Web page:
Notes and Editorial Reviews
This new recording of Dvorák's Cello Concerto is glorious, and so different from the numerous others available that it more than justifies the inevitable duplication. Jean-Guihen Queyras is a supremely gifted performer seemingly incapable of making an unattractive noise: no mean feat on an instrument that, particularly in double-stops, routinely sounds like a dying cow. Aside from a beautiful tone and dead-accurate intonation, Queyras phrases the music with keen attention to dynamics and an impressive awareness of what the rest of the orchestra is doing. In the first movement, his unfolding of the second subject is exquisite. The Adagio's central episode has passion aplenty, and sadness--but
it never turns maudlin, and Queyras' vibrato always is expressive rather than excessive. He brings plenty of virility to the finale's opening march, then relaxes into a flowing coda that is serenity incarnate. In short, this is as fine an account of the solo part as you will hear anywhere.
What makes this performance even more special is the contribution of the Prague Philharmonia under Belohlávek. As you may know, this is basically a chamber orchestra, and that means an unusual lightness of texture, even during the big tuttis with trombones and tuba. In compensation, Belohlávek offers an extra dose of rhythmic snap and an entirely appropriate focus on the contribution of the woodwinds, which play magnificently and have the lion's share of work to do in cooperation with the cello. Looking at the score, it's amazing how many pages go by without violins (virtually the entire recap of the Adagio's main theme, for example), and thanks to a beautifully balanced recording, Queyras and the orchestra truly interact as equal partners in the music's ongoing dialog. The result has a freshness, poetry, and spontaneity of utterance that's very special, and may well have you listening to the music as if for the first time.
The coupling of the "Dumky" Trio also is splendid, though it seems a bit curious that Harmonia Mundi could not couple this performance with Isabelle Faust's fine rendition of the Violin Concerto with these same forces. I can only assume that a recording of the Piano Concerto also will be forthcoming, presumably with Alexander Melnikov, in the company of yet another chamber work. If he uses the original version of the solo part, that could be quite memorable as well, as he's terrific here, finding an unusually wide variety of articulation and character in Dvorák's characterful writing. All three players make the most of the music's sometimes manic contrasts between happy/quick and sad/slow music within each Dumka, and their generally swift tempos and incisive rhythms suit the idiom ideally. An unusual coupling, then, but certainly not unwelcome, and a magnificent achievement overall. Highest recommendation! [10/31/2005]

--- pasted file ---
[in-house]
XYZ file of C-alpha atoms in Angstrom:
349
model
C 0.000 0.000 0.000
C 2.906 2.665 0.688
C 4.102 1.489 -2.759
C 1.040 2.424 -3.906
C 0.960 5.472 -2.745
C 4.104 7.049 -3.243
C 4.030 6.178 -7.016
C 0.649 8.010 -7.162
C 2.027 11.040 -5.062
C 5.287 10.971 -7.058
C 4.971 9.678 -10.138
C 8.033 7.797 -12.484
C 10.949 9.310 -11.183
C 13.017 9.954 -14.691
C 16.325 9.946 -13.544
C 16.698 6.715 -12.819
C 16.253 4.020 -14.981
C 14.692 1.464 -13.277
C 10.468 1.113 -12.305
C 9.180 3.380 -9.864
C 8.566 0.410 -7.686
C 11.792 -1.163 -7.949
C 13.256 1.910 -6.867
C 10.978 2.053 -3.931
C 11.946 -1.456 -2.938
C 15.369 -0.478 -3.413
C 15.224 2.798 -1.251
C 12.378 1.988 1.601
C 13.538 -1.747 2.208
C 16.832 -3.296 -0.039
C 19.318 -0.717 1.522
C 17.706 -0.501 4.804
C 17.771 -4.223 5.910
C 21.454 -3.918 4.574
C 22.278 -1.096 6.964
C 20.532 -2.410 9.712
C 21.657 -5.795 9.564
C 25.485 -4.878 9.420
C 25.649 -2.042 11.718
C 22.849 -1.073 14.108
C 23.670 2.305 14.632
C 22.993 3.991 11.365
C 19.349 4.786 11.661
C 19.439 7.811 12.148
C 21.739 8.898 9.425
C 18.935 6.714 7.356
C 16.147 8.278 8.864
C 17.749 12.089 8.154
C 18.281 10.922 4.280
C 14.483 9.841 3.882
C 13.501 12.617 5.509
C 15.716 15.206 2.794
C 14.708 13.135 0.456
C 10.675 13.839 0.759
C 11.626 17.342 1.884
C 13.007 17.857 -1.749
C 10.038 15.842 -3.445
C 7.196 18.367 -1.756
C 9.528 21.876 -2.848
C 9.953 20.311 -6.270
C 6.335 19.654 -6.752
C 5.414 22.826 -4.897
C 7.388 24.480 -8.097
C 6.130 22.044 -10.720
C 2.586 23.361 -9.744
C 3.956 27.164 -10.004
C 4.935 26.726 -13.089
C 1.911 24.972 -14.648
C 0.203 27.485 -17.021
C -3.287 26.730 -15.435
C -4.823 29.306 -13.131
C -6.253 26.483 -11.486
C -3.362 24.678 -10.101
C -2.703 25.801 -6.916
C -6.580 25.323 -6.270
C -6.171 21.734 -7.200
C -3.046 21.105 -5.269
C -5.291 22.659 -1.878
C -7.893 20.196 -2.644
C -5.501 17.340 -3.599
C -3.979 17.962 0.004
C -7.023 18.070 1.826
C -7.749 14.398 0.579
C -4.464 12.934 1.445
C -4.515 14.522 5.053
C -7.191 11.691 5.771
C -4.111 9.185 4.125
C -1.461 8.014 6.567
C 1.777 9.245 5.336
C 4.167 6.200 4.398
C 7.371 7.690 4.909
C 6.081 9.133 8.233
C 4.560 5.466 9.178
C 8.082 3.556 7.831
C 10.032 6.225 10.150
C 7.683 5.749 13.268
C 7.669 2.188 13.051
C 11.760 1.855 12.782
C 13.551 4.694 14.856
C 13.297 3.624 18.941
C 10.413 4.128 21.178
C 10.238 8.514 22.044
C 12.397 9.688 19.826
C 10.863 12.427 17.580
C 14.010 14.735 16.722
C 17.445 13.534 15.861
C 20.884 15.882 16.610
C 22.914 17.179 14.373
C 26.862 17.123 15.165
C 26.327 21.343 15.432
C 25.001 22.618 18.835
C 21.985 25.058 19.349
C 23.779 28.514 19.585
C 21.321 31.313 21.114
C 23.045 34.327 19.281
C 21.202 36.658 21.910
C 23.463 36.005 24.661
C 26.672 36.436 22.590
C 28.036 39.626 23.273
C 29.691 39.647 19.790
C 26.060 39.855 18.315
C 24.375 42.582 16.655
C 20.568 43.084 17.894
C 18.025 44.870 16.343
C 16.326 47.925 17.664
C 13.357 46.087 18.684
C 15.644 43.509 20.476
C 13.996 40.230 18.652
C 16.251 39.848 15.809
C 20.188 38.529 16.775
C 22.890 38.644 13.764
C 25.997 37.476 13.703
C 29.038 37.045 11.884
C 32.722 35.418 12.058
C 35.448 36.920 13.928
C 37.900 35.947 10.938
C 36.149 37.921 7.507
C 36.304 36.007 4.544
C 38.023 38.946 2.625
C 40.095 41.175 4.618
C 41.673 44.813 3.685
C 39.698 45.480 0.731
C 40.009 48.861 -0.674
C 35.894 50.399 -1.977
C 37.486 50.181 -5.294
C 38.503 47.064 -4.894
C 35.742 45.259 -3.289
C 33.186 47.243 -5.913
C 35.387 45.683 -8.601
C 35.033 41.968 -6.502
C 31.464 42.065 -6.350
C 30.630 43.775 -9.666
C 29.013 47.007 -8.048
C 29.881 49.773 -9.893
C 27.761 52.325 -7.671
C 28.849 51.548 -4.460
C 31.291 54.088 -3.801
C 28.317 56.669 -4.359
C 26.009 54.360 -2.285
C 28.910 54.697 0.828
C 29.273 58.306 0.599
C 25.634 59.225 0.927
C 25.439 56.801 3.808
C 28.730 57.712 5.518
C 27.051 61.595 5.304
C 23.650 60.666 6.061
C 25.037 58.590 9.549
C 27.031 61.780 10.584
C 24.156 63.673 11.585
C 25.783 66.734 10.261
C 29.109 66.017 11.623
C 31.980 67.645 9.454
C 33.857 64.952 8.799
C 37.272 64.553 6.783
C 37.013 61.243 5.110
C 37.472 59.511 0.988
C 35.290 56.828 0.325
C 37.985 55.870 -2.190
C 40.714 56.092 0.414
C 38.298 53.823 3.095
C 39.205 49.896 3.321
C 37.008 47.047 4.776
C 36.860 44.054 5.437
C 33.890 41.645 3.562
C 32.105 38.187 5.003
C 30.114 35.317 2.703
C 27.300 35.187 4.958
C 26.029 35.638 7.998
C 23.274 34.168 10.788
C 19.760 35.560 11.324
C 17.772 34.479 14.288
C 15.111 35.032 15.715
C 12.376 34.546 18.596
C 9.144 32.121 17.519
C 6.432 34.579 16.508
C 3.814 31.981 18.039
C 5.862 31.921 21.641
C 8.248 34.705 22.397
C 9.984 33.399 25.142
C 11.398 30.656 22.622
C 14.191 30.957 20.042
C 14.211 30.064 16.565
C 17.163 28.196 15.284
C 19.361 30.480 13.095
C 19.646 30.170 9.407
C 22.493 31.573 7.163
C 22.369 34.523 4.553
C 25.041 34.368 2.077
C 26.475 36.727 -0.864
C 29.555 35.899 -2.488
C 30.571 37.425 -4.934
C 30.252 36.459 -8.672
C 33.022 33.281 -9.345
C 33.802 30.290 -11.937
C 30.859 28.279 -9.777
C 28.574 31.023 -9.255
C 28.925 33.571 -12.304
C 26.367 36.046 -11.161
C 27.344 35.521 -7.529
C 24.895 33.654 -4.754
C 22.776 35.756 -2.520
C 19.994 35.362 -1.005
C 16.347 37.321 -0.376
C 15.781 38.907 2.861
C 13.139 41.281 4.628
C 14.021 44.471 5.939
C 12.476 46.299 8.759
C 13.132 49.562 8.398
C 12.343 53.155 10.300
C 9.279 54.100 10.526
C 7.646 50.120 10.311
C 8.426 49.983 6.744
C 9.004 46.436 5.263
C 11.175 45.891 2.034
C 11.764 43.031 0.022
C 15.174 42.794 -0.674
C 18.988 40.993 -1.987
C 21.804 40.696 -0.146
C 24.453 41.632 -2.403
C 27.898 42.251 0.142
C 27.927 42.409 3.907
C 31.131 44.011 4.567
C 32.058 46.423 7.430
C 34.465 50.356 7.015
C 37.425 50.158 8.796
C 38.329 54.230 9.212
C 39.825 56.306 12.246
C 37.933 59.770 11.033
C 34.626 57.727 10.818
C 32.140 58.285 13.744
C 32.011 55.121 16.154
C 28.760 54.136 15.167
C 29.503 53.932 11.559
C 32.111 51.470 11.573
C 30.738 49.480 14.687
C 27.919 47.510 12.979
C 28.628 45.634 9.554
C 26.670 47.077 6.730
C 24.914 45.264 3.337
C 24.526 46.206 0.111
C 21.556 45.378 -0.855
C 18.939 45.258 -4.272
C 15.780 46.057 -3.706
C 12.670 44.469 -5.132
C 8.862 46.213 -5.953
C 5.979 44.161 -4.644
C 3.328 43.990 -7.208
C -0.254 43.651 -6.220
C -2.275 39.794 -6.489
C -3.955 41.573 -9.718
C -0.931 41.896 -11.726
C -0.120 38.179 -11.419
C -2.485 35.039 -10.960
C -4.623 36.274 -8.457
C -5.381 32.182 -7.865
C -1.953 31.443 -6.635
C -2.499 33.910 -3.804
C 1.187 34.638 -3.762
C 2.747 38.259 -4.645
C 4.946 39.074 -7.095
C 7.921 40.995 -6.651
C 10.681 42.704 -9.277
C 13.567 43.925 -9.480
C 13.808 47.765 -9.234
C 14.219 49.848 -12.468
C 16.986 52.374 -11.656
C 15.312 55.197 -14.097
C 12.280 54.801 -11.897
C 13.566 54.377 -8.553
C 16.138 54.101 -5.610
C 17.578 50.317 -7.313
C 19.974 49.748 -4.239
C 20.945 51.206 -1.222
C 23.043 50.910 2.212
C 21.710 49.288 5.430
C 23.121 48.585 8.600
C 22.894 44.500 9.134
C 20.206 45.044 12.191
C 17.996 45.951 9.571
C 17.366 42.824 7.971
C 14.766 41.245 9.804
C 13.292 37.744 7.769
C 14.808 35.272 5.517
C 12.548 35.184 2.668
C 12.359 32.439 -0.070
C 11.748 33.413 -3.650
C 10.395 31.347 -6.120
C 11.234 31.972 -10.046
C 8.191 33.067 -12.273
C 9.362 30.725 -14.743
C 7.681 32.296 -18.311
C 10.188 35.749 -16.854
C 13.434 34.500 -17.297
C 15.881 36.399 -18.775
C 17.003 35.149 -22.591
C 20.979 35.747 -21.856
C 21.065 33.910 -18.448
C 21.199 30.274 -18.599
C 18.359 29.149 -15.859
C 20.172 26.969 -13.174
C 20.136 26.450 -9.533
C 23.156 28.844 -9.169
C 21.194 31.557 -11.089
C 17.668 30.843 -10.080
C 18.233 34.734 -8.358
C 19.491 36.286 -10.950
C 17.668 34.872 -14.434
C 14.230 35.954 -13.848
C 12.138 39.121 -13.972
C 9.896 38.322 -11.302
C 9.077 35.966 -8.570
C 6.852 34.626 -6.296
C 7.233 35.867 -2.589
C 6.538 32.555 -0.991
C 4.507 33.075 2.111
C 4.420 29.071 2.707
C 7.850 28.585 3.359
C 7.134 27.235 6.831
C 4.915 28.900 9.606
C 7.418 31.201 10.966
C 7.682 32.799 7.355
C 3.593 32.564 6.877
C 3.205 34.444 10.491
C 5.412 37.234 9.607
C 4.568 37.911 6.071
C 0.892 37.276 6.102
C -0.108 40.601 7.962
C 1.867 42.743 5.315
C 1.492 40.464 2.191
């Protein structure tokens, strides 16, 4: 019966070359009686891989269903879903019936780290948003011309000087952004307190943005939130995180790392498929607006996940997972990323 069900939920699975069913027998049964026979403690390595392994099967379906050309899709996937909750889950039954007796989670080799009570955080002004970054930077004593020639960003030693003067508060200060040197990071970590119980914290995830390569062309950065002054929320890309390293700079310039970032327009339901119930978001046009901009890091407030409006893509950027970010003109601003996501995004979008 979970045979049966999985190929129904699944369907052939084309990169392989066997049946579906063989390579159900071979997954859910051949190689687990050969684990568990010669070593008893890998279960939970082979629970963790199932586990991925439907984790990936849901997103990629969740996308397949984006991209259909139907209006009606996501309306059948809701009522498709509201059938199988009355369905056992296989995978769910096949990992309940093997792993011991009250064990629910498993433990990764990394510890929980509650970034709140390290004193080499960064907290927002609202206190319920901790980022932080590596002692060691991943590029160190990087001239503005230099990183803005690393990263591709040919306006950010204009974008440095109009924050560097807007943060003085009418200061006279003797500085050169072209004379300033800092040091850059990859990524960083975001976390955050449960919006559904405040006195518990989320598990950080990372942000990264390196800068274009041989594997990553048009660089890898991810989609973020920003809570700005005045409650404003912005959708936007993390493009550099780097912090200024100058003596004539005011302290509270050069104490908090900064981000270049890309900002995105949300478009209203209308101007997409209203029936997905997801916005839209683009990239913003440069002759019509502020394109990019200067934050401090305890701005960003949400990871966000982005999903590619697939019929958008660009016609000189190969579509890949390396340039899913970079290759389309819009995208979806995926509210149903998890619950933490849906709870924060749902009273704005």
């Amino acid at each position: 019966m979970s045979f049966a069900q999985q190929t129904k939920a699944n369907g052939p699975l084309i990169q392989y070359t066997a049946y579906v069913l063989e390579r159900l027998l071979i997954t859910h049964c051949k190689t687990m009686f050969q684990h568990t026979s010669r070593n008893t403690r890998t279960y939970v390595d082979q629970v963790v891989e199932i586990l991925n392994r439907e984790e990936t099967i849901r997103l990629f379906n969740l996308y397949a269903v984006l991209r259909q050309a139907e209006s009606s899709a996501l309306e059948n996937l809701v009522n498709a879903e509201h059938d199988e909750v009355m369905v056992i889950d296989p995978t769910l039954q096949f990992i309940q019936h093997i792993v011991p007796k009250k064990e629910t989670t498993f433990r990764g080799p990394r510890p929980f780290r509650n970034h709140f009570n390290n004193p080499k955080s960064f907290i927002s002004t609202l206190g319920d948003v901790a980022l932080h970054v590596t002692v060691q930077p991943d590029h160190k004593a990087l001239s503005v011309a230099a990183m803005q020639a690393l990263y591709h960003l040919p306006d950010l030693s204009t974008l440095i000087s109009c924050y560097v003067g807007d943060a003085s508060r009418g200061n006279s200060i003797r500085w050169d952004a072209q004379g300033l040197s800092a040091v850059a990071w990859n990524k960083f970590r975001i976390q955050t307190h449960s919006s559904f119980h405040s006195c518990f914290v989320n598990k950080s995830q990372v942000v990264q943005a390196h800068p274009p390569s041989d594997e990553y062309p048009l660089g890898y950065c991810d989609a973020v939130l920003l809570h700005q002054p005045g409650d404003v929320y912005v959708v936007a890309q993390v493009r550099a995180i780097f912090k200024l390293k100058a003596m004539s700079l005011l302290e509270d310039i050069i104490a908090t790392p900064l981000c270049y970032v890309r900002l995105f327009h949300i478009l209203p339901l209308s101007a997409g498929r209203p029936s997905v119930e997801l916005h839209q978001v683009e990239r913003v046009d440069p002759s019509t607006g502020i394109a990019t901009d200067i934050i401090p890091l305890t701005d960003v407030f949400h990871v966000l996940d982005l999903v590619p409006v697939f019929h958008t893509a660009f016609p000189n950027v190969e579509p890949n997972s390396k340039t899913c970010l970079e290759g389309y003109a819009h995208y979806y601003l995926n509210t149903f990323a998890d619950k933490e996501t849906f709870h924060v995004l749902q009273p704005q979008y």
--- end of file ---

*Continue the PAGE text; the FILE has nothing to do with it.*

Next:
--David Hurwitz, ClassicsToday.com Read less
Works on This Recording
Concerto for Cello in B minor, Op. 104/B 191 by Antonín Dvorák
Jean-Guihen Queyras (Cello)
Written: 1894-1895; USA
Notes: This selection is a stereo recording.
Cello Concerto in B Minor, Op. 104, B. 191: I. Allegro
Cello Concerto in B Minor, Op. 104, B. 191: II. Adagio ma non troppo
Cello Concerto in B Minor, Op. 104, B. 191: III. Allegro moderato
Piano Trio No. 4 in E Minor, Op. 90 - "Dumky Trio": I. Lento maestoso - Allegro quasi doppio movimento
Piano Trio No. 4 in E Minor, Op. 90 - "Dumky Trio": II. Poco Adagio - Vivace non troppo
Piano Trio No. 4 in E Minor, Op. 90 - "Dumky Trio": III. Andante - Vivace non troppo
Piano Trio No. 4 in E Minor, Op. 90 - "Dumky Trio": IV. Andante moderato - Allegretto scherzando
Piano Trio No. 4 in E Minor, Op. 90 - "Dumky Trio": V. Allegro
Piano Trio No. 4 in E Minor, Op. 90 - "Dumky Trio": VI. Lento maestoso - Vivace
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